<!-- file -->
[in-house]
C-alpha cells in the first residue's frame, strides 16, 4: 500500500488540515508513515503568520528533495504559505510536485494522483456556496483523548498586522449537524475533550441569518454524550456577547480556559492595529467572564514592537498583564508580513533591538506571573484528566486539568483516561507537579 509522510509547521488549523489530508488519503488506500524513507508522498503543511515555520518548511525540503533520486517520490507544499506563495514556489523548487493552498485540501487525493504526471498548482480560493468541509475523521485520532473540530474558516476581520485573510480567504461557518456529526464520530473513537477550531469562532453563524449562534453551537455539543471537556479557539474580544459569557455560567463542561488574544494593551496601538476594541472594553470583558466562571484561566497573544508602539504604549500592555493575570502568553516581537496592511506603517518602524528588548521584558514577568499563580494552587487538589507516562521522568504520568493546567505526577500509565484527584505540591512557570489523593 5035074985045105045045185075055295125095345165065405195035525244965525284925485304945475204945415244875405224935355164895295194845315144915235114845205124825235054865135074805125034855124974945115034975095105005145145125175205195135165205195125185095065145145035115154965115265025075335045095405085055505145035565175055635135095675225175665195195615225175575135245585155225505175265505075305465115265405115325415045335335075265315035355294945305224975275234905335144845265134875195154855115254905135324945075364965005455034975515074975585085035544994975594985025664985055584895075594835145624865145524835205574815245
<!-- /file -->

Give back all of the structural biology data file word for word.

[in-house]
C-alpha cells in the first residue's frame, strides 16, 4: 500500500488540515508513515503568520528533495504559505510536485494522483456556496483523548498586522449537524475533550441569518454524550456577547480556559492595529467572564514592537498583564508580513533591538506571573484528566486539568483516561507537579 509522510509547521488549523489530508488519503488506500524513507508522498503543511515555520518548511525540503533520486517520490507544499506563495514556489523548487493552498485540501487525493504526471498548482480560493468541509475523521485520532473540530474558516476581520485573510480567504461557518456529526464520530473513537477550531469562532453563524449562534453551537455539543471537556479557539474580544459569557455560567463542561488574544494593551496601538476594541472594553470583558466562571484561566497573544508602539504604549500592555493575570502568553516581537496592511506603517518602524528588548521584558514577568499563580494552587487538589507516562521522568504520568493546567505526577500509565484527584505540591512557570489523593 5035074985045105045045185075055295125095345165065405195035525244965525284925485304945475204945415244875405224935355164895295194845315144915235114845205124825235054865135074805125034855124974945115034975095105005145145125175205195135165205195125185095065145145035115154965115265025075335045095405085055505145035565175055635135095675225175665195195615225175575135245585155225505175265505075305465115265405115325415045335335075265315035355294945305224975275234905335144845265134875195154855115254905135324945075364965005455034975515074975585085035544994975594985025664985055584895075594835145624865145524835205574815245